Loading…
Apocalypse of Paul
Excerpt from the Lexham Bible Dictionary, the most advanced Bible dictionary.
Also known as the gnostic Revelation of Paul. Not to be confused with a different text called by the same name. The gnostic, pseudonymous Apocalypse of Paul is a noncanonical text discovered in 1945 in Nag Hammadi, Egypt. This work was never widely authoritative in the early church period.
Dictionaries
The Lexham Bible Dictionary
Apocalypse of Paul, Gnostic
Apocalypse of Paul, Gnostic Also known as the gnostic Revelation of Paul. Not to be confused with a different text called by the same name. The gnostic, pseudonymous Apocalypse of Paul is a noncanonical text discovered in 1945 in Nag Hammadi, Egypt. This work was never widely authoritative in the early
Paul, Apocalypse of
Apocalypse of Paul (Visio Pauli). A noncanonical work that claims to contain the Apostle Paul’s firsthand account of his journey into the afterlife. This work was never widely authoritative in the early church period and was deemed to contain fables by church father Augustine (Tractates on the Gospel
The Anchor Yale Bible Dictionary
Paul, Apocalypse of
PAUL, APOCALYPSE OF. The name of two different apocryphal works, both inspired by the tradition of Paul’s “rapture” into the heavens (2 Cor 12:2–4). One, an extensive tour of paradise and hell, composed sometime in the 4th or 5th century c.e. is preserved in a long Latin version; a Greek abridgment,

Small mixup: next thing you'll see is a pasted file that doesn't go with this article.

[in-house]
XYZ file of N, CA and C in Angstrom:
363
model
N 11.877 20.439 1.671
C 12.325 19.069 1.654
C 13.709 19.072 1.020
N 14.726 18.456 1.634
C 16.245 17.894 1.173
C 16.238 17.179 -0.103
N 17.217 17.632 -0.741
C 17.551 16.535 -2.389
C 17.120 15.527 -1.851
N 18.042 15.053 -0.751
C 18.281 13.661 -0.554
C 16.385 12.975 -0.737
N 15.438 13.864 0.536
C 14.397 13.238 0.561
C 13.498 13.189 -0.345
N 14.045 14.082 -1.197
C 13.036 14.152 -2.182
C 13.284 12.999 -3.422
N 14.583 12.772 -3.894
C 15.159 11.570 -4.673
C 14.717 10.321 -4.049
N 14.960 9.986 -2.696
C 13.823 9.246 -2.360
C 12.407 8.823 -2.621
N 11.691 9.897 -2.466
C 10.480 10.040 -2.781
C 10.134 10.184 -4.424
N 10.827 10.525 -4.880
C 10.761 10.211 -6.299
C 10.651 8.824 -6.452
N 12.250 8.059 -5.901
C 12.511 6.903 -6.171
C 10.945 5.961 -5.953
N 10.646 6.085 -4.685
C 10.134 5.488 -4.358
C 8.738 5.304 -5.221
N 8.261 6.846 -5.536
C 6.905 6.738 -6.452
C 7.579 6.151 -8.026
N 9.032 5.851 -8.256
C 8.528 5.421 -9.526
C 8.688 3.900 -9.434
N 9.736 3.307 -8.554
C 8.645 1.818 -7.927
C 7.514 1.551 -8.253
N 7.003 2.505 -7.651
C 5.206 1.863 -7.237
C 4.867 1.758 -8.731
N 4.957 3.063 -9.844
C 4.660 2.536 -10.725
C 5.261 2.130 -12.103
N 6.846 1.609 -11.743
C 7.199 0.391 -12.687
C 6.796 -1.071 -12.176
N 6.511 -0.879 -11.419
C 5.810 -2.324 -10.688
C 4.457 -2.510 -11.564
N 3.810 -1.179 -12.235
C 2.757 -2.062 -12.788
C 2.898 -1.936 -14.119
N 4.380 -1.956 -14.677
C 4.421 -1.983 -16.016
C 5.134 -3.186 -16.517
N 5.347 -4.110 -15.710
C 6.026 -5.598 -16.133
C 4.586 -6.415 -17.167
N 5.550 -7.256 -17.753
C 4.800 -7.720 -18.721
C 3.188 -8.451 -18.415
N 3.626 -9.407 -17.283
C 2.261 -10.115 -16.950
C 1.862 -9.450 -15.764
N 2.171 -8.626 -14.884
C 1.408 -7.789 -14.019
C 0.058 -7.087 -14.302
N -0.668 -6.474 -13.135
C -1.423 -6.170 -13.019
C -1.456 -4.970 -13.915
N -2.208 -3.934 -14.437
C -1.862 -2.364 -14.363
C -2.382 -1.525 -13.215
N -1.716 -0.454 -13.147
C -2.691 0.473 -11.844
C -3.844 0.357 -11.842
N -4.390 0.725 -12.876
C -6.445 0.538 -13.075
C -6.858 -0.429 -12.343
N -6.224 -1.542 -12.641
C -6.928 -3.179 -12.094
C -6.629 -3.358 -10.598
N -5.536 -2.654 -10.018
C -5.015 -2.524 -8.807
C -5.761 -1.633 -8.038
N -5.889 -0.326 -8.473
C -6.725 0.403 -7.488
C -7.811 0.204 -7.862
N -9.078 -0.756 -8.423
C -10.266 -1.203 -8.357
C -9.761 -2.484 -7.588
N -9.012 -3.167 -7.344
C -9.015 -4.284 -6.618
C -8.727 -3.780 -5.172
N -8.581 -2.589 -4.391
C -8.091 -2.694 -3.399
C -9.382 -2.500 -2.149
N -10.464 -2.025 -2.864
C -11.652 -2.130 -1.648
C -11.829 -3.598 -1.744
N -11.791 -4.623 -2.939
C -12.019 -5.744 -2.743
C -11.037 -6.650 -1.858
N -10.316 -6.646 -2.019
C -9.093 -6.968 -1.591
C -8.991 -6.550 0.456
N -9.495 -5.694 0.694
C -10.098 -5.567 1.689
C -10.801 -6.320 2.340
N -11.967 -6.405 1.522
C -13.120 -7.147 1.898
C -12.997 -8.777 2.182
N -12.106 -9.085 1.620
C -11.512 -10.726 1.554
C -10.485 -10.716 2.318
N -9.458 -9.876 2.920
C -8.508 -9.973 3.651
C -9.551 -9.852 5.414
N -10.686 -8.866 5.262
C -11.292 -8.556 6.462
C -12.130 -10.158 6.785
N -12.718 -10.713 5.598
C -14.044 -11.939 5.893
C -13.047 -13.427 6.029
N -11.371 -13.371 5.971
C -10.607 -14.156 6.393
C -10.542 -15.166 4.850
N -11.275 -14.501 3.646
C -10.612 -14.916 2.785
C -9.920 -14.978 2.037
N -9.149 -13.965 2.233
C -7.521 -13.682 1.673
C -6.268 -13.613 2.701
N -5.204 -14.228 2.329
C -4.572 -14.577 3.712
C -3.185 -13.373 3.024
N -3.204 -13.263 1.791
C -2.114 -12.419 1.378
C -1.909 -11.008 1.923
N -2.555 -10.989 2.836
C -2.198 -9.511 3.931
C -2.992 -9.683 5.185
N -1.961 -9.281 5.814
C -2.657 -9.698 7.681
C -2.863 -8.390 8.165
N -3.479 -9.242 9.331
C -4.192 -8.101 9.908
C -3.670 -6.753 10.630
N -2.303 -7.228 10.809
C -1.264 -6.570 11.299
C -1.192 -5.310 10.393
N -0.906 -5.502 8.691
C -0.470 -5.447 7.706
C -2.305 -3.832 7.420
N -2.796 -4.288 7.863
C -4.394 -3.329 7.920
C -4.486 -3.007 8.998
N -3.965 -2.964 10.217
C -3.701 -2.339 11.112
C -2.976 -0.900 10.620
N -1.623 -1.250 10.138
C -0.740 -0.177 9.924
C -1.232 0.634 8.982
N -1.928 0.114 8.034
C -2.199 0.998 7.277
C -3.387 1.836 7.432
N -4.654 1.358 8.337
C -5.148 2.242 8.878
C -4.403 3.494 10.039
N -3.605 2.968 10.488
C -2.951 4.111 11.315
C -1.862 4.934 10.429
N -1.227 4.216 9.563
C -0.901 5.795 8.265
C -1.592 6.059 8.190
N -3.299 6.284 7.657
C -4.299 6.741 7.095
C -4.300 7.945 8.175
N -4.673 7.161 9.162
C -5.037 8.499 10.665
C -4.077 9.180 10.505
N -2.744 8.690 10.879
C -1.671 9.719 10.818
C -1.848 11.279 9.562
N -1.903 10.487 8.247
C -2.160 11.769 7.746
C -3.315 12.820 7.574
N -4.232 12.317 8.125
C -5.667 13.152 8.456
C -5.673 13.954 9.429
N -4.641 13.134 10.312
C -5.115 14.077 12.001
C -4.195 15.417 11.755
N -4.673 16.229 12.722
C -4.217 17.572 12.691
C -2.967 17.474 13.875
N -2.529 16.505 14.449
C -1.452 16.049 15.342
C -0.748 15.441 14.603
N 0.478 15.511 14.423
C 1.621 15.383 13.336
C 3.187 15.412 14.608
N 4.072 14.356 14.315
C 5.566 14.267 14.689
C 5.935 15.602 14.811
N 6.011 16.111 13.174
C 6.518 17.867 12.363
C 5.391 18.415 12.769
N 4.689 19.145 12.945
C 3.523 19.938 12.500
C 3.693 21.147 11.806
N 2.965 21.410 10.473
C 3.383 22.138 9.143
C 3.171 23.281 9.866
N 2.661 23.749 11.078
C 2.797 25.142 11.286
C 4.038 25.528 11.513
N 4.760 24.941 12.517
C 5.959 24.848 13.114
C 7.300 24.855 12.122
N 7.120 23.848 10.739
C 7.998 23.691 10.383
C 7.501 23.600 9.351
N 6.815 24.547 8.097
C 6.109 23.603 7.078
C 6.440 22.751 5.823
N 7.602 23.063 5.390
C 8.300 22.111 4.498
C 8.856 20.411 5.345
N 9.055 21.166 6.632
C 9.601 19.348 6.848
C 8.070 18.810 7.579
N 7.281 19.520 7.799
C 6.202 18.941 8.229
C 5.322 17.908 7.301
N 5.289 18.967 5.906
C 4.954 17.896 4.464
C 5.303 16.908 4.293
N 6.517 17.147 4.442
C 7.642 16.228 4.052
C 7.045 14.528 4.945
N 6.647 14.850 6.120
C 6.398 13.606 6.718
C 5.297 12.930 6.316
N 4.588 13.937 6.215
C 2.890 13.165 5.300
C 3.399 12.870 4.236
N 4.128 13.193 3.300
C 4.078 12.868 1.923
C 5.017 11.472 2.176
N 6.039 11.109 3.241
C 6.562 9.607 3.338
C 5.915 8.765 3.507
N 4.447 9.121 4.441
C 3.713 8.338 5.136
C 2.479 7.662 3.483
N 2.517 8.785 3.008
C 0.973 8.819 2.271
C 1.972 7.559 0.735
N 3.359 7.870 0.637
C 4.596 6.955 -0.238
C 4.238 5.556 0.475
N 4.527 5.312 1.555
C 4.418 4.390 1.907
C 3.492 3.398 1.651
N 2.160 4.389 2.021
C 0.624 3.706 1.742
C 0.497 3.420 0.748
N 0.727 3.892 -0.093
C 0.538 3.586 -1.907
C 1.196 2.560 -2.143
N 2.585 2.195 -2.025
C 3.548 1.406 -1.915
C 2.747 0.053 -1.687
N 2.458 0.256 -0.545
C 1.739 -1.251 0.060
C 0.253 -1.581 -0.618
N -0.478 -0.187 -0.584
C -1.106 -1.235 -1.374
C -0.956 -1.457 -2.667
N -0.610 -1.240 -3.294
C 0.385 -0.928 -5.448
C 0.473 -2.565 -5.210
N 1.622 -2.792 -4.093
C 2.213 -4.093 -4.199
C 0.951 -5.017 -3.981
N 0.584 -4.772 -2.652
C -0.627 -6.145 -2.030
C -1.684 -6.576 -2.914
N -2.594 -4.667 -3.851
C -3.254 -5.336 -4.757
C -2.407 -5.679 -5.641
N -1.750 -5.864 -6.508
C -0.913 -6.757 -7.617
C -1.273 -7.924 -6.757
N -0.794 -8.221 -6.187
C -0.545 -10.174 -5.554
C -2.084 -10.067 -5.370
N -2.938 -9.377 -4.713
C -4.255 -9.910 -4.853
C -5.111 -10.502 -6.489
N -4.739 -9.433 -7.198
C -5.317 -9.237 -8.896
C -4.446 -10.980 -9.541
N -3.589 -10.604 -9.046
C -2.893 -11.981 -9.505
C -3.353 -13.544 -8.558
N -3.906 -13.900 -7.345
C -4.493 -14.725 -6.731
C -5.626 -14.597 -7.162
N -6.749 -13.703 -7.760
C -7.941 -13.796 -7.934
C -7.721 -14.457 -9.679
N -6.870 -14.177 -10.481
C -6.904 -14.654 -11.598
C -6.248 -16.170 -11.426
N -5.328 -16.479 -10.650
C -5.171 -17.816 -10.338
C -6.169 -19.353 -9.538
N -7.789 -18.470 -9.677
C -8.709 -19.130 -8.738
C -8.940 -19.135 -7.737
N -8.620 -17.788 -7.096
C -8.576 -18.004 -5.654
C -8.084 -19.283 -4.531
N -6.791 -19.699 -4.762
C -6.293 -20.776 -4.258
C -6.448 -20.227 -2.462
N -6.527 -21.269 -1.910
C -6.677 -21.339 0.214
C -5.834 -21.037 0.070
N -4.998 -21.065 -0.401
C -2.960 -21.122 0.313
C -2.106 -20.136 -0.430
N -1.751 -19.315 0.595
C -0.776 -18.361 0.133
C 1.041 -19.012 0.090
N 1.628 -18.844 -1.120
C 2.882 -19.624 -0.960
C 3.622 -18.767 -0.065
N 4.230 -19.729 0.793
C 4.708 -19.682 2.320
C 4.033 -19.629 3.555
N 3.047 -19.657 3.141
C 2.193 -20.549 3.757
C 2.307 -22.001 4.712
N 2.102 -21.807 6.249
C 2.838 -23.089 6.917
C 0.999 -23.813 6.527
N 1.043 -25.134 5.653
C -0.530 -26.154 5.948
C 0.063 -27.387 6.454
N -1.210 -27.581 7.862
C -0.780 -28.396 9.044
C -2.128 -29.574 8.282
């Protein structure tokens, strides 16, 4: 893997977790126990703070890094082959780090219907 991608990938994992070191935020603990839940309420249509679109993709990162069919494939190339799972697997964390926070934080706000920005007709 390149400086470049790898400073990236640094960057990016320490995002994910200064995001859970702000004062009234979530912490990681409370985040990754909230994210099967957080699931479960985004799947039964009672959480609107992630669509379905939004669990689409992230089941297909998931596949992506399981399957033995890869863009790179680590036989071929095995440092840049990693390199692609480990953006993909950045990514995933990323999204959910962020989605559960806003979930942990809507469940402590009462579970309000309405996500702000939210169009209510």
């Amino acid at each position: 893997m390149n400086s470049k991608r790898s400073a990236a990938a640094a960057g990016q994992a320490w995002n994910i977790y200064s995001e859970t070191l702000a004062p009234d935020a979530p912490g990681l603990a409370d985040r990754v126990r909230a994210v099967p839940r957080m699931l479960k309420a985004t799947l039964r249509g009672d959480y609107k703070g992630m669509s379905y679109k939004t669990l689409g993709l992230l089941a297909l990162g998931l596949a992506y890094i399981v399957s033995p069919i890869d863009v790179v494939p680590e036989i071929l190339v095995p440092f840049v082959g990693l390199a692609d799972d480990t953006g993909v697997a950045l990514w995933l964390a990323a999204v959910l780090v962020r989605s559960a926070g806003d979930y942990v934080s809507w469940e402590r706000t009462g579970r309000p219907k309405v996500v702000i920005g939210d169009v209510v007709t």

Eerdmans Dictionary of the Bible
Paul, Apocalypse Of
Paul, Apocalypse of (V, 2)A pseudonymous apocalypse, especially popular among early Christians. The Apocalypse of Paul elaborates upon 2 Cor. 12:2–4, Paul’s account of a man (probably himself) who had journeyed to the third heaven. The narrative, originally composed in Greek but existing in several
Eerdmans Bible Dictionary
Paul, Apocalypse of (Writing)
Paul, Apocalypse of. †A title apparently given to several apocryphal accounts of Paul’s experience when he was “caught up to the third heaven” (2 Cor. 12:2–4). Two such works survive. One, preserved in full in Latin only, relates Paul’s tour of paradise and hell, and was probably written in the late
The Oxford Dictionary of the Christian Church
Paul, Apocalypse of St
Paul, Apocalypse of St. An apocryphal apocalypse, written in Greek and dating from the latter half of the 4th cent., which describes in detail what St *Paul saw when he was taken up into the ‘third heaven’ (2 Cor. 12:2). It narrates that St Paul was led into paradise, where in the city of God he
The Zondervan Encyclopedia of the Bible, Volume 4, M–P
Paul, Apocalypse of (Writing)
Paul, Apocalypse of. The title given to two distinct apocryphal works. Paul wrote of being caught up into paradise in the third heaven, and hearing “things that man is not permitted to tell” (2 Cor. 12:1–4). Such passages offered a clear opportunity for the writing of apocrypha, in this case to narrate
The New Interpreter’s Dictionary of the Bible, Volumes 1–5
PAUL, APOCALYPSE OF
PAUL, APOCALYPSE OF. Paul’s reference to his visionary ascent through the heavens (2 Cor 12:1–5) was the basis for two independent “Apocalypse of Paul” traditions. One apocryphal apocalypse is alleged to have been discovered in the foundations of Paul’s house at Tarsus ca. 388 ce when an angel commanded